The crisis in agricultural education
AuthorsOrville E. Thompson
Authors AffiliationsOrville E. Thompson is Professor Emeritus, Department of Applied Behavioral Sciences, University of California, Davis; Douglas Gwynn is Research Sociologist, Department of Applied Behavioral Sciences, University of California, Davis; Yoshio Kawamura is Visiting Professor (Ryukoku University, Japan), Department of Applied Behavioral Sciences, University of California, Davis.
Hilgardia 43(1):25-27. DOI:10.3733/ca.v043n01p25. January 1989.
The number of undergraduate student majors in California four-year colleges of agriculture has remained stable but has dropped sharply nationwide. Subject areas in California schools that are not traditionally related to production agriculture have expanded.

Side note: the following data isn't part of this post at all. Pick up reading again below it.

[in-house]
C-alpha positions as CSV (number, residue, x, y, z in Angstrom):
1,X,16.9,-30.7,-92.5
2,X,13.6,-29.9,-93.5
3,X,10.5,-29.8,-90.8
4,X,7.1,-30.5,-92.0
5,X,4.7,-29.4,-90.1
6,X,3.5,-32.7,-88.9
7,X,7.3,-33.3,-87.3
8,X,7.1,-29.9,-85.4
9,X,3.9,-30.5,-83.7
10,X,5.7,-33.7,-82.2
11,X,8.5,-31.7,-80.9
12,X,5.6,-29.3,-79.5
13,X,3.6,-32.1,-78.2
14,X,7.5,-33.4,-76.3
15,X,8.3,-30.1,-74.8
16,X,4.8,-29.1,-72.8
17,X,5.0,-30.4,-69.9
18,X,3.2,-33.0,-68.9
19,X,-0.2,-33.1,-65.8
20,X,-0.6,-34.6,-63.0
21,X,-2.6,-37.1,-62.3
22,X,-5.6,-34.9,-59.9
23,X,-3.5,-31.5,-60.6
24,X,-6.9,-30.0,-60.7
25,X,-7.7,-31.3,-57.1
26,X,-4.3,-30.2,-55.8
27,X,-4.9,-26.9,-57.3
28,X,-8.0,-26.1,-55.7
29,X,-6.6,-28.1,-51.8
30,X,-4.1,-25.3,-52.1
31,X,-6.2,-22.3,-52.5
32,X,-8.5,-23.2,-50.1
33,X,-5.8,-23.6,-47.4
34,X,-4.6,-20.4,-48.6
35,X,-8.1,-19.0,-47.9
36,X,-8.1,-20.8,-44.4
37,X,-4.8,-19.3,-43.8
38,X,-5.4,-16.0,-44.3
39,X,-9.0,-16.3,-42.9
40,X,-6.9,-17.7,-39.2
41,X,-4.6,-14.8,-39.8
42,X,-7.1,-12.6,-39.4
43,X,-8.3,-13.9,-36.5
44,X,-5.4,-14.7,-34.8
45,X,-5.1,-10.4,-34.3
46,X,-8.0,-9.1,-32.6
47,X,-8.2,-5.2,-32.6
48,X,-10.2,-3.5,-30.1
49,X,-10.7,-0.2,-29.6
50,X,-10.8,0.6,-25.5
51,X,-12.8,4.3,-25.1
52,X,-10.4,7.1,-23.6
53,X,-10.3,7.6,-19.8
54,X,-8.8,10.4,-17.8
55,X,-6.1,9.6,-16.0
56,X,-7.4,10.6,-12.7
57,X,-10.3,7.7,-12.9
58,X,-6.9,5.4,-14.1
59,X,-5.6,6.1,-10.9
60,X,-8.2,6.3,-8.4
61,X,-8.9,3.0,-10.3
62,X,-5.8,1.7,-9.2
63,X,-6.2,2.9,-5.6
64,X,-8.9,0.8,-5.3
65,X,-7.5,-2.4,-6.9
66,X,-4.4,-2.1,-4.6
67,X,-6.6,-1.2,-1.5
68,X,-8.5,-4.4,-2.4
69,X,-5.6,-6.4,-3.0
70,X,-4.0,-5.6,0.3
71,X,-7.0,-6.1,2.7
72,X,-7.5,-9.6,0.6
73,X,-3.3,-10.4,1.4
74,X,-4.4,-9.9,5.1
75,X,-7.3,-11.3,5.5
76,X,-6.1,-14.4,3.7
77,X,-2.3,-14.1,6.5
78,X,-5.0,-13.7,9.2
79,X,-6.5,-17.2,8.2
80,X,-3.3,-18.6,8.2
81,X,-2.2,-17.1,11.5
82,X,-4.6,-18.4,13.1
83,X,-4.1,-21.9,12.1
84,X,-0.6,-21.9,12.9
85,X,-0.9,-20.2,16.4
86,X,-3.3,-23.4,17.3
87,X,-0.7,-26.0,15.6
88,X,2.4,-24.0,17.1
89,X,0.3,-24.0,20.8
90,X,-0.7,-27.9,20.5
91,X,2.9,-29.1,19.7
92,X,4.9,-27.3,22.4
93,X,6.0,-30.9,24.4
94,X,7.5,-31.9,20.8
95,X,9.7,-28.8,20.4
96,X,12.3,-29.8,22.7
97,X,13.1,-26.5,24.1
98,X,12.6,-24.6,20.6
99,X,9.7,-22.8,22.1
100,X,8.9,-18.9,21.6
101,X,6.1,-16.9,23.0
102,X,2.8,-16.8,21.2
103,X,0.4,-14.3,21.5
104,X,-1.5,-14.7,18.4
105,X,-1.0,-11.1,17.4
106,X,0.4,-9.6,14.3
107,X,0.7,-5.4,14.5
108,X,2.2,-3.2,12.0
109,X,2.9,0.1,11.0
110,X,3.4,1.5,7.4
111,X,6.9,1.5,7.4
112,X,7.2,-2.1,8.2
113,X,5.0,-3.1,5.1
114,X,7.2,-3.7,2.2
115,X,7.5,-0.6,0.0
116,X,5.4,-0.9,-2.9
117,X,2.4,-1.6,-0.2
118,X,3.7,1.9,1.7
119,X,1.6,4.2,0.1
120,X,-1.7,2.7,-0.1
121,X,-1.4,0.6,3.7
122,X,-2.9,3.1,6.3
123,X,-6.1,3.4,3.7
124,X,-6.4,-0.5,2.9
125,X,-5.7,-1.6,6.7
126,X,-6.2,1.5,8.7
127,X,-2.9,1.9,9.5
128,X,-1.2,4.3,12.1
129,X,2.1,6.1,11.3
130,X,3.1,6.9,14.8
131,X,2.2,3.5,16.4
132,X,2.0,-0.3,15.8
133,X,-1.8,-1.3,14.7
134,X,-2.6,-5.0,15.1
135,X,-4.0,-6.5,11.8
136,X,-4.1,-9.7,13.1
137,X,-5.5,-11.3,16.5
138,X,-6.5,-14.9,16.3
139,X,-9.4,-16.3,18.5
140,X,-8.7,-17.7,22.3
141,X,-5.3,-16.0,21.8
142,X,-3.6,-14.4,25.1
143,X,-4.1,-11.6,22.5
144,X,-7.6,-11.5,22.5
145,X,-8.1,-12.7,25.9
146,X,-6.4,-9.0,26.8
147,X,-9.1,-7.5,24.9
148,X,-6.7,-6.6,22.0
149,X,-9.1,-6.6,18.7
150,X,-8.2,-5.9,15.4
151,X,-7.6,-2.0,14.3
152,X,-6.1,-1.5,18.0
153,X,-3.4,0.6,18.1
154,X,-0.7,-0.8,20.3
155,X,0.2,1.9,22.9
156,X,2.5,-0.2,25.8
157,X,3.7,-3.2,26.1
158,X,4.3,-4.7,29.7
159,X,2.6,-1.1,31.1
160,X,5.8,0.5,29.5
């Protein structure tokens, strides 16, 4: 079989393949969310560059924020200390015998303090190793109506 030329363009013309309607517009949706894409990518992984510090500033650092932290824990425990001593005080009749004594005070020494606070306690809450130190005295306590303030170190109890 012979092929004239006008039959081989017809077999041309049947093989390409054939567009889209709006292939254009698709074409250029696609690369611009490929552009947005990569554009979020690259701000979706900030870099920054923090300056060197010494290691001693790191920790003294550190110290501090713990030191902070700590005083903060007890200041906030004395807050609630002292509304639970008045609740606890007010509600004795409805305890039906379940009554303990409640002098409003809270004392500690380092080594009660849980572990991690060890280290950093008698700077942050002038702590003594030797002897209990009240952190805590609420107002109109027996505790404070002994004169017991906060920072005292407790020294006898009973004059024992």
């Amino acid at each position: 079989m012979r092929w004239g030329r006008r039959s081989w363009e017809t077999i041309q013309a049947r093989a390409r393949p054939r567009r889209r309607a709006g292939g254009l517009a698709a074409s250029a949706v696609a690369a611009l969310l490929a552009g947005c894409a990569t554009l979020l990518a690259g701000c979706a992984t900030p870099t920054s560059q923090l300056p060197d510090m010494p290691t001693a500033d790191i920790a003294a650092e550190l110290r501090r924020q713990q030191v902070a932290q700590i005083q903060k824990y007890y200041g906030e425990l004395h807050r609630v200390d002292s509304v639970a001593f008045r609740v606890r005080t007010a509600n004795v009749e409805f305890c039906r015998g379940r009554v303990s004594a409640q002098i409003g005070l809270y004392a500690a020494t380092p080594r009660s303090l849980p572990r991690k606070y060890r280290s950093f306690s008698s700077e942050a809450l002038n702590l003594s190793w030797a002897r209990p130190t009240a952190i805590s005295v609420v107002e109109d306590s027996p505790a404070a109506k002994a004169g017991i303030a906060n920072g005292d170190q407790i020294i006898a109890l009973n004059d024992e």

Also in this issue:Biology and physical ecology of Apanteles subandinus Blanchard (Hymenoptera: Braconidae), with notes on temperature responses of Apanteles scutellaris Muesebeck and its host, the potato tuberworm
The value of international scientific exchange
Regenerating native oaks in California
Drainage reduction potential of furrow irrigation
Biological control of black scale in olives
Garlic weed competition
Glyphosate doesn't harm tall fescue
Twig blight of oaks in California
Selecting for insecticide resistance in a California red scale parasitoid
Effects of tax reform on beef cattle operations
Controlling seepage from evaporation ponds
Barley yellow dwarf of California cereals
Heat stress and copper supplementation in pigs
The farmers of farmers' markets
Sprinkler spacing affects almond frost protection